Jonathan Bastable just missed seeing the fabled tombs of the pharaohs last year. He hopes he’ll get another chance
For a travel writer, I am not very well travelled. I’ve never been to India or south-east Asia and North and South America are mostly an unopened book. Closer to home, I get no tick for Edinburgh, the Peak District or Stratford-on-Avon.
But the pyramids, there’s the omission that troubles me. It’s because they are locus classicus of the professional traveller: Napoleon and the admirable Gertrude Bell were there; so was Mark Twain, who went literally everywhere.
I’ve often written about the pyramids – in libraries or at my desk. I love the fact that our biblically minded forebears wondered if these might be “the granaries of Joseph”, and I never cease to marvel that the Great Pyramid was, for 4,000 years, the tallest structure on Earth!
I almost made it to Egypt last autumn – a couple of months before Covid-19 hit, did I but know it. It was a press trip, and I usually avoid them.
I can’t be doing with the bonhomie and the braggadocio (“Paragliding in the Dolomites after this, then off to review new spas in Luang Prabang…”). I’d have borne the pack to gaze on those three hoary tetrahedrons just once in my life, to have sailed upstream to the broken pillars of Karnak, but I had a job booked in and couldn’t move it.
Another chance may come my way, who knows. In the meantime, I’ll feel I haven’t quite earned my travel-writing spurs. I’ll be a fraud abroad, a geezer who’s not clapped eyes on Giza.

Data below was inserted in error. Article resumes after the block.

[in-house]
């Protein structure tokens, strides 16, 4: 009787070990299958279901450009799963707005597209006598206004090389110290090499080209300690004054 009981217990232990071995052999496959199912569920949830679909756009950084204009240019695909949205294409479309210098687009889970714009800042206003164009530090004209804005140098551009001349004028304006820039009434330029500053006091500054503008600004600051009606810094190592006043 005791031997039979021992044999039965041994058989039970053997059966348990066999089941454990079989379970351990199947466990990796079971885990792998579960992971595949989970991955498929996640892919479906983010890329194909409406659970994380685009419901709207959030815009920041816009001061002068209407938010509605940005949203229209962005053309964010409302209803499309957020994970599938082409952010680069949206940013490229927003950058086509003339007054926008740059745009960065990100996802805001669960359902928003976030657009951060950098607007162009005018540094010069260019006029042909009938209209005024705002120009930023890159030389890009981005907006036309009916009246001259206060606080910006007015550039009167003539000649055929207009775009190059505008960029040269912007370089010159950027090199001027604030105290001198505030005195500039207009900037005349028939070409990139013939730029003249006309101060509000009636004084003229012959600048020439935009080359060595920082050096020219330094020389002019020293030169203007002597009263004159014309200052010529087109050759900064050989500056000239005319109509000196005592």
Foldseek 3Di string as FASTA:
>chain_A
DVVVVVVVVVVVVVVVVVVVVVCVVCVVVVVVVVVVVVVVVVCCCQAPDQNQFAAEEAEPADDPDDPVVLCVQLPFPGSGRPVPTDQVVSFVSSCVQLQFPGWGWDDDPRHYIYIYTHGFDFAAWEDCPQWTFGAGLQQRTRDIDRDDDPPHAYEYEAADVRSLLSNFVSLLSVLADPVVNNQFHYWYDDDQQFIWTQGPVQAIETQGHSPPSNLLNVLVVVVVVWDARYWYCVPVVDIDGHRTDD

Five ways to experience the Pyramids when this is all over
1. Egypt is not currently one of the destinations Britons are formally permitted to visit, but in non-Covid-19 times, the pyramids are the obvious focal point of any itinerary that explores the country with a historical focus. One example is the seven-night “Highlights of Egypt” break sold by Abercrombie & Kent (01242 386467; abercrombiekent.co.uk), which heads to Luxor and Aswan as well as Giza. From £3,150 a head – including flights.
2. If you want to dive fully into the pharaonic tales of Khufu et al, the six-night “Ultimate Egypt: Culture on the Nile” tour offered by Black Tomato (020 7426 9888; blacktomato.com) can include a visit to the pyramids with an archaeologist in tow. From £4,315 per person (flights extra).
3. Cairo’s great landmarks combined with Africa’s greatest river? Steppes Travel (01285 601784; steppestravel.com) sells a 13-day “Luxury Egypt” trip that cruises the Nile on the Oberoi Zahra after seeing the pyramids. From £3,850 a head, flights extra.
4. You can, of course, enjoy the pyramids without committing to a fortnight away. Viator (viator.com) offers one-day guided tours (trip ref: 15974P20) to Giza and sibling sites Sakkara and Memphis, easily slotted into a long weekend in Cairo – from £58 per person.
5. You can also cut a dash to Giza without overspending as well. Responsible Travel (01273 823700; responsibletravel.com) runs a regular eight-day “Budget Egypt” group getaway that ticks off Cairo, Aswan and Luxor from £493 a head (flights are extra). Even though Egypt is not yet officially possible for British tourists, seven trips are scheduled for October alone.